Although this spring has been slow to start, we promise it’ll come along in full force soon enough and then it’ll be a scramble to get your garden growing! Raised planters are not only great for veggie gardens but also for herb and cut flower gardens along with shrubs, perennials, and even trees. They can add a unique addition to the landscape and they’re also very helpful for saving our back from bending over while planting or weeding. There are so many options to choose from that you’re sure to find a raised planter that’ll fit your space, budget, and style.
Wood & Composite
If you think of a raised planter, wood is probably one of the first images that pops into your head. Both wood and composite materials are great for building raised beds and can easily be built to your specifications. If you’re looking for an easy to do project for a weekend you can also find decorative metal braces that help you easily build a wood raised planter. Wood and composite are also a go to, to frame corrugated metal.
Stone & Concrete
Whether you’re looking for a modern or a rustic look, stone planters offer a wide range of styles depending on the materials chosen. Dry stacked stone planters tend to be on the more rustic side and work well for creating organic shapes while stone veneer lends itself well to square and rectangular planters. Freestanding block wall planters are another option if you’re wanting to seamlessly transition between retaining walls, seat walls, or stairs as they can all use the same block material for both organic and geometric shapes. Because these need to be built from the ground up, it’s also relatively easy to customize their shape and size.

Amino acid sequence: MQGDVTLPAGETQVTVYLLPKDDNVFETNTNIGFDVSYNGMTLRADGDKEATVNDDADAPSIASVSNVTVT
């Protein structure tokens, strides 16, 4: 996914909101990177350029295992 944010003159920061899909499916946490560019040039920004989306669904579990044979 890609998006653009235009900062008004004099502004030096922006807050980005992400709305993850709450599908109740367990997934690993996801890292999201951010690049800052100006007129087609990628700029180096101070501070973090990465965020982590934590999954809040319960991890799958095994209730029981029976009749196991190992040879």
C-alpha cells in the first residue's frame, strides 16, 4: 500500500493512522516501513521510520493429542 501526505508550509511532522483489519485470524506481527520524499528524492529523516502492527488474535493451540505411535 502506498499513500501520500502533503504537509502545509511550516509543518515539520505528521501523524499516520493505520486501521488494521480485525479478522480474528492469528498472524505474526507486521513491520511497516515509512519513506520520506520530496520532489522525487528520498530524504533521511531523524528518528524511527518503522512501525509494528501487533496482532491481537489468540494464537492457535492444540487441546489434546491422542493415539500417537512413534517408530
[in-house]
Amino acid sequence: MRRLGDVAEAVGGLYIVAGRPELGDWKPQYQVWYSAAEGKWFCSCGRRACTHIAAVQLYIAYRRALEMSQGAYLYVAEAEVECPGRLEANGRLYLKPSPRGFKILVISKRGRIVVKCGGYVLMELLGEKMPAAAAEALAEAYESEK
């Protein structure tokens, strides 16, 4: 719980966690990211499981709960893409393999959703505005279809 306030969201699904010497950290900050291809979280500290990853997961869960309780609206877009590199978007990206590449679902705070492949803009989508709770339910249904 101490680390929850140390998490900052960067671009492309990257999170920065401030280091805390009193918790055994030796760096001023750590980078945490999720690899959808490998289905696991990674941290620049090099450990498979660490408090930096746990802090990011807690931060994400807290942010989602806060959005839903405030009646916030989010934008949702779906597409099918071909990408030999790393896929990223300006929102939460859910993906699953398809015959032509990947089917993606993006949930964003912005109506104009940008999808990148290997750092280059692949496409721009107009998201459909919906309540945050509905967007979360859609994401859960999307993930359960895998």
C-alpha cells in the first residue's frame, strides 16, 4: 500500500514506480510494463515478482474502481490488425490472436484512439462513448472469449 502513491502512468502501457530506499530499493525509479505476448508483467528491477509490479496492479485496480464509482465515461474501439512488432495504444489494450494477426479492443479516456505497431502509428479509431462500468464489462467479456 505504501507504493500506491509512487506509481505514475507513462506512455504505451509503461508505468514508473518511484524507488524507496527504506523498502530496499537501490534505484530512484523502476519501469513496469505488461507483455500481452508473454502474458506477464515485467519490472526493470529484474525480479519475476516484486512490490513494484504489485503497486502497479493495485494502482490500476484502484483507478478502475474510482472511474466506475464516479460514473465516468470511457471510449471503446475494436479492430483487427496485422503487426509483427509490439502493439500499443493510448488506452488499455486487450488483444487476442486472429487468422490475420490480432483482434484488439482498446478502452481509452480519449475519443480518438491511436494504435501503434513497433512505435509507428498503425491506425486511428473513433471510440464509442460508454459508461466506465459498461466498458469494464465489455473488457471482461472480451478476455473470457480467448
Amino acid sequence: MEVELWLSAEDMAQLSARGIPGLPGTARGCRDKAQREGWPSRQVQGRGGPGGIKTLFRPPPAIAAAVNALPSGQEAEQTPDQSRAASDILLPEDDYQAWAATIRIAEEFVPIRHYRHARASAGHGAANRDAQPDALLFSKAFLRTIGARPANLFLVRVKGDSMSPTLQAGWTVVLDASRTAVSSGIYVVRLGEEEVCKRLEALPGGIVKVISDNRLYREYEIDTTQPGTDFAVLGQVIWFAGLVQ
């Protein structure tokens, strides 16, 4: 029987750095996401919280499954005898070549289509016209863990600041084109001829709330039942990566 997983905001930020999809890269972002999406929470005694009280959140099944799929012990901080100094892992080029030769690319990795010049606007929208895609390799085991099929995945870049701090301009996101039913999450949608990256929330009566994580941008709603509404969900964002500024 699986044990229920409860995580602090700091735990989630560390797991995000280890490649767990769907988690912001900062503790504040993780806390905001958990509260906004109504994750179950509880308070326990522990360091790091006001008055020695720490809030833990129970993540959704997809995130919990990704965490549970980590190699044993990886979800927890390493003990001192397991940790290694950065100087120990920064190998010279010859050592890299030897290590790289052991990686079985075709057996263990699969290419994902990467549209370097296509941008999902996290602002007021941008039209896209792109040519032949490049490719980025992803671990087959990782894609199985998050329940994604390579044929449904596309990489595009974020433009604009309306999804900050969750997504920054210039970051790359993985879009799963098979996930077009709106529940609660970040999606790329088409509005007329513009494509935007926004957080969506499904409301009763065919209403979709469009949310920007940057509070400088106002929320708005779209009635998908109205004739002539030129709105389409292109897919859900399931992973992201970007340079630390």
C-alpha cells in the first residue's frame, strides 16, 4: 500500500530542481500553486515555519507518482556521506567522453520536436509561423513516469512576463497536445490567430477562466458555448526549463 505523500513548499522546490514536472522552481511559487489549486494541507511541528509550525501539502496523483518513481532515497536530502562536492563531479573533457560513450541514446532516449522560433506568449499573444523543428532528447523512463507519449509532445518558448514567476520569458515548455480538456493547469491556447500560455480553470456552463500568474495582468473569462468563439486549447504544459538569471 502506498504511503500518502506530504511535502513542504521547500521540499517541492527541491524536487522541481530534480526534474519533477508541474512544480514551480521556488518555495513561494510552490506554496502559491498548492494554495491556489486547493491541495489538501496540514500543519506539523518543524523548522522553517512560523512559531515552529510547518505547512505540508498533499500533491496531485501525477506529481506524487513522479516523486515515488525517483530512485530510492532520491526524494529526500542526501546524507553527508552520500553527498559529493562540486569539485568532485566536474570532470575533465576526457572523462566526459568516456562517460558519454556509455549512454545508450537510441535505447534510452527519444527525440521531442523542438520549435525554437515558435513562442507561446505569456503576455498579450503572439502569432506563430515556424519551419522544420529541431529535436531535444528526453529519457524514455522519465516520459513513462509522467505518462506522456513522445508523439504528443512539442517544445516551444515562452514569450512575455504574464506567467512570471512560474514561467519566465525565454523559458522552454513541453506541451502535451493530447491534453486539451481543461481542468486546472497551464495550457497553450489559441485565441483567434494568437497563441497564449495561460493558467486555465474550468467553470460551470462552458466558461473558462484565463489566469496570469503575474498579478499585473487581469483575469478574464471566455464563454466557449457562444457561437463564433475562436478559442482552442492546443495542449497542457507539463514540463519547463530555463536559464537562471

Galvanized Steel Troughs
Over the past couple of years these have really become trendy. They’re easy to procure at your local home improvement store and are easy to place and maneuver into the perfect position before putting in drain rock and soil. You can find ones with or without a bottom but if you choose an option with a bottom, you’ll need to make sure to drill drain holes in the bottom. They come in both oblong and circular shapes to suit your garden style. Like most of us you’ll likely decide to place them in a sunny area so just remember that they can get extremely hot in the summer sun (watch out for those little ones’ hands!). If you have a very small space, these may not work as they come in specific sizes and can’t be customized.
If your style is more modern or contemporary, powder coated metal planters could be the perfect solution to your gardening needs. They have a sleek look and can be customized to fit your space and have quite a few color options. Durable powder coating, while providing color, also increases the life of the planter. Like the trough planters you can get them bottomless or not so they can be placed directly on the ground or on a deck or patio. Steel and aluminum are 2 of the more widely used materials to create raised planters. If weight of the planter is a deciding factor it’s important to look at the specifications as aluminum will be considerably lighter.
The ultimate customizable option. Pots are great not only for decks and patios but also for apartment balconies, side yards, and other small spaces. You can find pots in all sorts of colors, materials, and sizes and can fit anything from ornamental grasses to tomatoes and blueberries to small trees. While they may not be the first thing that comes to mind for a raised planter, don’t pass them by as they can add valuable space to your landscape.
While technically not a raised planter, fence planters deserve an honorable mention on this post. They’re perfect for adding a pop of color to a side yard or much needed planting area in a small space that can’t fit traditional raised planters. While you may not be able to grow a large tomato plant in a fence planter, they’re great for herb gardening along with succulents, trailing plants, and other smaller ornamentals.
This year my daughter and I are ditching the veggies (because what 3 year old loves them) and strictly growing flowers in our raised planters. We hope you have an exciting and abundant gardening season this year!
Let us know what you’re growing in your raised planters, we’d love to hear from you!